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Jorge Moll, the Moral Neuroscientist

Jorge Moll Filho is a Brazilian neuroscientist with a good reputation and history concerning his involvement in the medical and healthcare industry. Jorge started his hospital business in 1977 when he opened a diagnostic imaging laboratory and later advanced to operating one of the most prestigious hospitals in Brazil. He has a great interest in healthcare where he owns Rede D’Or and is the chairman of its board of directors, a hospital with over 30 branches in Brazil and a bed capacity of over 5,000 patients. Additionally, he owned Labs D’Or before selling it in 2010 and acquired Sao Luiz, which is a group of hospitals from Sao Paulo.

Jorge Moll is the director of the D’Or Institute for Research and Teaching (Idor) where in collaboration with other neuroscientists they have devoted to studying moral values. They believe that the moral value systems have a link to medicine and education capable of helping people to understand the variance in the behaviors of groups and societies. Jorge holds that the deep neurobiological basis of morality shows the difference in individuals in the way they value them. What culture, groups and societies do is that they enhance and give this values more power but do not change them. Learn more about Jorge Moll at Google Scholar.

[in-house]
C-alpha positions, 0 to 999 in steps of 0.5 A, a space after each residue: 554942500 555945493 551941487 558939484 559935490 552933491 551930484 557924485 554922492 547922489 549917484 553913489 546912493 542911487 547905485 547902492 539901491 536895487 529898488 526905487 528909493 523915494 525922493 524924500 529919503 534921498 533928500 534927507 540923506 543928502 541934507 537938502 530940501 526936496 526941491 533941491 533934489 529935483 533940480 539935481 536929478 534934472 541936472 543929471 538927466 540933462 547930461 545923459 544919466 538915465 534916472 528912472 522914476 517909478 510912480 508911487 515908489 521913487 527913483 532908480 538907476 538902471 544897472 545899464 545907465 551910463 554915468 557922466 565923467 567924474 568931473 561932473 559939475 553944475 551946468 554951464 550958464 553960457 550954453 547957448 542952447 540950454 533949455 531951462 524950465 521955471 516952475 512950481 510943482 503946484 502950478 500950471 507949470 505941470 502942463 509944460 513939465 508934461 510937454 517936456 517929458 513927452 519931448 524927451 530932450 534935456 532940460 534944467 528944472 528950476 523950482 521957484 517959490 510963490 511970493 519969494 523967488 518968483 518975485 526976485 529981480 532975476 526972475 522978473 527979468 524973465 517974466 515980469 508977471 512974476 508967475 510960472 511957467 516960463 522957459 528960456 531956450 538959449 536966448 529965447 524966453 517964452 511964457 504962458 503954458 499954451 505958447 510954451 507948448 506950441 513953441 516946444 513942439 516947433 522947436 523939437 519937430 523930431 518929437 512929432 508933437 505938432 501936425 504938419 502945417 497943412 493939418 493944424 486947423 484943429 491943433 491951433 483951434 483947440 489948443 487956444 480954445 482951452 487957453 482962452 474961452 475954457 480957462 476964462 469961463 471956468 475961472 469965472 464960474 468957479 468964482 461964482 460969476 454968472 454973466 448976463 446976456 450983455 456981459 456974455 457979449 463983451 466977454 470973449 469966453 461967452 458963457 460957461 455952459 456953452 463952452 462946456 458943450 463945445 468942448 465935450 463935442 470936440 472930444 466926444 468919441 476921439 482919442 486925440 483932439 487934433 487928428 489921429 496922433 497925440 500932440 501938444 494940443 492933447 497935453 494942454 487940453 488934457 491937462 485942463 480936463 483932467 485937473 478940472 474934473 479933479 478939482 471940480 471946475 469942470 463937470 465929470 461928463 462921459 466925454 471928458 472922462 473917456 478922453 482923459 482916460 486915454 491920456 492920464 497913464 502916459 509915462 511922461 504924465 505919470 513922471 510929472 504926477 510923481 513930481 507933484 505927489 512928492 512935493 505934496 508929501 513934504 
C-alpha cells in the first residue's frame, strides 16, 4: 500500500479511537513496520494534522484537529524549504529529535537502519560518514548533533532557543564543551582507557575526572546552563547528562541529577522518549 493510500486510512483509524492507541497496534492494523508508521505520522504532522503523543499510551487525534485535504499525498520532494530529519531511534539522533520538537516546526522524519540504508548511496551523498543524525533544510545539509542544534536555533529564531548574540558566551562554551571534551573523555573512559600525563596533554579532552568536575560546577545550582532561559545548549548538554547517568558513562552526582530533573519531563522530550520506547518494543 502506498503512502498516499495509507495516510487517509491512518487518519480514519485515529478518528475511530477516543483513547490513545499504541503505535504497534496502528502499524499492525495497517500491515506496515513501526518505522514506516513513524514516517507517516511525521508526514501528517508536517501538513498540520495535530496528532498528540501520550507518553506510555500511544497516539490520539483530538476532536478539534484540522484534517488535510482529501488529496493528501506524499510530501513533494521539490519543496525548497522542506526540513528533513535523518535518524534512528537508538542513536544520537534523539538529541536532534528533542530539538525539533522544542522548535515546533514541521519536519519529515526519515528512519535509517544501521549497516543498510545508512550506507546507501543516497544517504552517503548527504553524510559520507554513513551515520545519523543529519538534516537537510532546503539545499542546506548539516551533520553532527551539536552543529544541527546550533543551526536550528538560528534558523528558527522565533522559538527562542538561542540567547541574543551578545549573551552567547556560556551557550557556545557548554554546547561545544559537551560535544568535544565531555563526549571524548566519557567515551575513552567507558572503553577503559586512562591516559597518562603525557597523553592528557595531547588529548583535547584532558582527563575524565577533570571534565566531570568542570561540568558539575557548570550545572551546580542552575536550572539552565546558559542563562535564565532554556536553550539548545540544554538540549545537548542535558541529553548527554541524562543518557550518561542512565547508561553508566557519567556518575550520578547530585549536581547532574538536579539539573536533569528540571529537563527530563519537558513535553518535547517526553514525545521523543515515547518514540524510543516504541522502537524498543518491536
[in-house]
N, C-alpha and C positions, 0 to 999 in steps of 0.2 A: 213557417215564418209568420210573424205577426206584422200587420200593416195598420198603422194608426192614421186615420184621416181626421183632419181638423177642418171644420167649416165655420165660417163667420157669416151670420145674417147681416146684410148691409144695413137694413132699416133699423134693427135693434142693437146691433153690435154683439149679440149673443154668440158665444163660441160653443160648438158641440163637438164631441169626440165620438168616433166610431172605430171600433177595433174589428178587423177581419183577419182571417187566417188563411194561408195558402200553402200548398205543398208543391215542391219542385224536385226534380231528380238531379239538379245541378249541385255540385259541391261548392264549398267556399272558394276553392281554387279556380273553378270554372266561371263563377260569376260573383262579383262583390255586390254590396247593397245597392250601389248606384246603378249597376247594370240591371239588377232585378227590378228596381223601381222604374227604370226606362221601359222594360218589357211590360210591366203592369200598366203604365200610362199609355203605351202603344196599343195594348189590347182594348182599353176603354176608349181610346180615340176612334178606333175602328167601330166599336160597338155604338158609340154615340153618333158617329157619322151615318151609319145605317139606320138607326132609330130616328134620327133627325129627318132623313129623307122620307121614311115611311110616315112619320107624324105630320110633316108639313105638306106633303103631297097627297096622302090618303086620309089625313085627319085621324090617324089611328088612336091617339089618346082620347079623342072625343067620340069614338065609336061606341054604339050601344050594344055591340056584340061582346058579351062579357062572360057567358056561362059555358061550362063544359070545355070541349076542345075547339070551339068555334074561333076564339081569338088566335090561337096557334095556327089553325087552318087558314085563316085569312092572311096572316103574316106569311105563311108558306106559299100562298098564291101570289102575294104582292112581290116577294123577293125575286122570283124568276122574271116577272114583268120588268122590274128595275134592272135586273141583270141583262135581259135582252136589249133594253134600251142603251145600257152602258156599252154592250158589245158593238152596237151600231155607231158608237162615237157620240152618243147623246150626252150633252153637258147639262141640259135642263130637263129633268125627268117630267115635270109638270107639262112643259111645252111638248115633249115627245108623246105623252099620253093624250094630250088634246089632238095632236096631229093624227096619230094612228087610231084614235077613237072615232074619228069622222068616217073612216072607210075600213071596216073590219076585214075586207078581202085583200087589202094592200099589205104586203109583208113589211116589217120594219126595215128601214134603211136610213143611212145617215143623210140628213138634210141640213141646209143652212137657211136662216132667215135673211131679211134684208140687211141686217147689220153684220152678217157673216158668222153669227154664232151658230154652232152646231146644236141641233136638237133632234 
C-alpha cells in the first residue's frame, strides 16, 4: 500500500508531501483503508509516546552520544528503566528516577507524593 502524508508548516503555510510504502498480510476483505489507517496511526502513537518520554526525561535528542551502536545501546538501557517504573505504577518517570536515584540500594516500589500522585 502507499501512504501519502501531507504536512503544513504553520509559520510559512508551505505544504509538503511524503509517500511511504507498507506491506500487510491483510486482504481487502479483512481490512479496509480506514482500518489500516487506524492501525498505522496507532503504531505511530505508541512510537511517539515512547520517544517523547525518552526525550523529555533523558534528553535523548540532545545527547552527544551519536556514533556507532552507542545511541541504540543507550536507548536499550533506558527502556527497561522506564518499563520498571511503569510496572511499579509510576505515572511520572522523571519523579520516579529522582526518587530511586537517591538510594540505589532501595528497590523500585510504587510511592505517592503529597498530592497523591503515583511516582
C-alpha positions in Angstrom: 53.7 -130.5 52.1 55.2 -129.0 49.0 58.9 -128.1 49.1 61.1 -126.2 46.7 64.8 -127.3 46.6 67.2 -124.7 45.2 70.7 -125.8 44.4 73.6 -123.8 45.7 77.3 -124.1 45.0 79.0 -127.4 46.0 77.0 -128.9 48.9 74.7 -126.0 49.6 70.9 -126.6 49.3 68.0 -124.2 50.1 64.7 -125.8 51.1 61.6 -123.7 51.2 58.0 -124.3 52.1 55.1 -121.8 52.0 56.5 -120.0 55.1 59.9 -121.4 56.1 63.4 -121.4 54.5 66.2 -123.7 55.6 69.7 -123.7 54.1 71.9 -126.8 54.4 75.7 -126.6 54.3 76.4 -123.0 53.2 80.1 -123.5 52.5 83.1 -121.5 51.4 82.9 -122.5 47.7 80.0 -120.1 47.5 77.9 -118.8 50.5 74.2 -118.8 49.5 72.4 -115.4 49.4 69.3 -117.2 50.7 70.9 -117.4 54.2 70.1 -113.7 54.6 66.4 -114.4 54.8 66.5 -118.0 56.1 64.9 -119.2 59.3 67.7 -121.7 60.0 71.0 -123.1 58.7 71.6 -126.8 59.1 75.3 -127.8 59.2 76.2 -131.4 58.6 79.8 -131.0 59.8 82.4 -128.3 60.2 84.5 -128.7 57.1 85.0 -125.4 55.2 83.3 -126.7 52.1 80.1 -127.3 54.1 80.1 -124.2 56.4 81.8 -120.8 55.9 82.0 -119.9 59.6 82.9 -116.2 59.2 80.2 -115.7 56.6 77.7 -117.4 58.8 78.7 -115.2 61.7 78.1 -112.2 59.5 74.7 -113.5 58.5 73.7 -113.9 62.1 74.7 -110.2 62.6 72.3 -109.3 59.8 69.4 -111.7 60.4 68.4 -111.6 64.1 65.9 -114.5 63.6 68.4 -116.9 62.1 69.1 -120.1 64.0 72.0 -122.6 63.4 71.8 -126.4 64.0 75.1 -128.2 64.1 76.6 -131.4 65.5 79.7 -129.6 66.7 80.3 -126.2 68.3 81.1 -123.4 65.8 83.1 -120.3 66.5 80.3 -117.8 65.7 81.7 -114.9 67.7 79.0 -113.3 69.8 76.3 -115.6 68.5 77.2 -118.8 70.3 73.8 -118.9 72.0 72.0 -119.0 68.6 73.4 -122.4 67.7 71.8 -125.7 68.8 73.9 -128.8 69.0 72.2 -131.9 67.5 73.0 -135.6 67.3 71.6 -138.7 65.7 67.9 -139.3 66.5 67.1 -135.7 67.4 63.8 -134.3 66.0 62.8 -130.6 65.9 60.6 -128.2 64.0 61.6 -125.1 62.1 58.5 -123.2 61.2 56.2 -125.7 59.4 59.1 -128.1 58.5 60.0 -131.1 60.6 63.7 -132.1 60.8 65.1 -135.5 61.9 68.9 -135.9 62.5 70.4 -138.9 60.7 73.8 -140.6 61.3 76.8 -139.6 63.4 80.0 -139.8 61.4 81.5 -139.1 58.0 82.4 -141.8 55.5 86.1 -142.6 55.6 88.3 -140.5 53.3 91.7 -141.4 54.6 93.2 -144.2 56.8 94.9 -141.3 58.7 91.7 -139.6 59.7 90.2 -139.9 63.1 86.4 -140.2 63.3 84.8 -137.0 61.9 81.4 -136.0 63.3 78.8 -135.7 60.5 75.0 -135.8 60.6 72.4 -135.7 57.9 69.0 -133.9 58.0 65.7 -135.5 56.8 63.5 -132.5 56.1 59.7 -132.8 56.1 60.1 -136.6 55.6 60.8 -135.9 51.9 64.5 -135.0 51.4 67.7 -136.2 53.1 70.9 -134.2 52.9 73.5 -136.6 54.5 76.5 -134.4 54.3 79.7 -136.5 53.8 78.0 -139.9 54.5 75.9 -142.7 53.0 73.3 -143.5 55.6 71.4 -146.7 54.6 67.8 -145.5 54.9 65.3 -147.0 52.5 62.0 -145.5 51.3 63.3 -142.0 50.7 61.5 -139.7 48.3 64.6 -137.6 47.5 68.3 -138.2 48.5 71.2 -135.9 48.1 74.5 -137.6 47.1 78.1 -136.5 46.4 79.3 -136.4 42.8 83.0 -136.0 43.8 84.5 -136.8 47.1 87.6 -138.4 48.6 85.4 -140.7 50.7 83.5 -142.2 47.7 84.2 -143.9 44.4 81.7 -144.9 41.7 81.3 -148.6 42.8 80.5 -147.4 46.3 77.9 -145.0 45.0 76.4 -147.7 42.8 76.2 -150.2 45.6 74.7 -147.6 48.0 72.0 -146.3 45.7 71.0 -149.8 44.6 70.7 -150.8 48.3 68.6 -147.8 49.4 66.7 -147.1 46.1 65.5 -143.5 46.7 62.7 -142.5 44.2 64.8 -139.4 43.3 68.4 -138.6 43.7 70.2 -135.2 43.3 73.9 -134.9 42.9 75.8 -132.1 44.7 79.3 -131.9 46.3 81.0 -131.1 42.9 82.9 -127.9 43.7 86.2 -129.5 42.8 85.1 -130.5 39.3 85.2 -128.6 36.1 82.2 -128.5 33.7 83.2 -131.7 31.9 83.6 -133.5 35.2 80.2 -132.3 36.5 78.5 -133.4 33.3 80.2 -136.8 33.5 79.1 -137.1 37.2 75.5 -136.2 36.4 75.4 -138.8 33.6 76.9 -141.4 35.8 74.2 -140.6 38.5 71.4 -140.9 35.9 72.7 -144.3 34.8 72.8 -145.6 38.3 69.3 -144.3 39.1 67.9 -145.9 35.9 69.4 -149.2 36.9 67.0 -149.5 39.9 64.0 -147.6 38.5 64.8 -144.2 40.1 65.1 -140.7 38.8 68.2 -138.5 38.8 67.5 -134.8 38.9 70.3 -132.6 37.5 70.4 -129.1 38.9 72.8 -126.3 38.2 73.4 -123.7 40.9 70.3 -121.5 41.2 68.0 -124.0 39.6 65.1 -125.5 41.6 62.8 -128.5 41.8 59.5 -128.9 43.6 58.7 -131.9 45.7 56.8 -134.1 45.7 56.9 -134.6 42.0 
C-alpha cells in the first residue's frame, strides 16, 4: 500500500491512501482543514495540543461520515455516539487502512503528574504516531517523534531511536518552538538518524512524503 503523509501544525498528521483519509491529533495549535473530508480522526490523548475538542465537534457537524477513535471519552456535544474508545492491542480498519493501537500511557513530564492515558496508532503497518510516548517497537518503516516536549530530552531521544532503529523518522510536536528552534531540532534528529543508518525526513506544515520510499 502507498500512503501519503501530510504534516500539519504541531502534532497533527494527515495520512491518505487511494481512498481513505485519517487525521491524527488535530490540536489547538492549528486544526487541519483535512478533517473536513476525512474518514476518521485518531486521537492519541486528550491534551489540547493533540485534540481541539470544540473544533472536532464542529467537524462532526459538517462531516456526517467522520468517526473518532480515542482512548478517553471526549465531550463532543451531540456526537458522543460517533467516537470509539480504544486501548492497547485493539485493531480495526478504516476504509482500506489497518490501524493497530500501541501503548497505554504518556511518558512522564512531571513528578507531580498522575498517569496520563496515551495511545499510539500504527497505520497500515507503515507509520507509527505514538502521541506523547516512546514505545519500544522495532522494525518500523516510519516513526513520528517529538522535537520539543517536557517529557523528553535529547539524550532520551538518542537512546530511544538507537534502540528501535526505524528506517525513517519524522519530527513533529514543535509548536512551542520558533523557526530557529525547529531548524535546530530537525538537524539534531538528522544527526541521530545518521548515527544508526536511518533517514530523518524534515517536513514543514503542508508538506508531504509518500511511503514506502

He has conducted research on altruism where found out that moral feelings are influenced by emotion and reason. With collaborations from other researchers and neuroscientists, they found out that altruism evokes the same feelings such as the excitement of watching a football match. Jorge Moll went to Rio de Janeiro’s Federal University at the school of medicine and graduated in 1994 before completing a neurology residency in 1997 from the same institution. He also has a Ph.D. in experimental research. Read more about Jorge Moll at

Jorge also works at the National Institute of Neurological Disorders where together with Frank Krueger, Jordan Grafman, and Roland Zahn, they head the Cognitive Neuroscience department. He is interested in learning and demonstrating how our brain develops social values that can be used to improve education systems. His expertise and studies in neurology have been helpful in showing how moral sensitivity is tied to brain functioning. This has been enabled from his first laboratory efforts of investigating moral emotions using magnetic resonance imaging.


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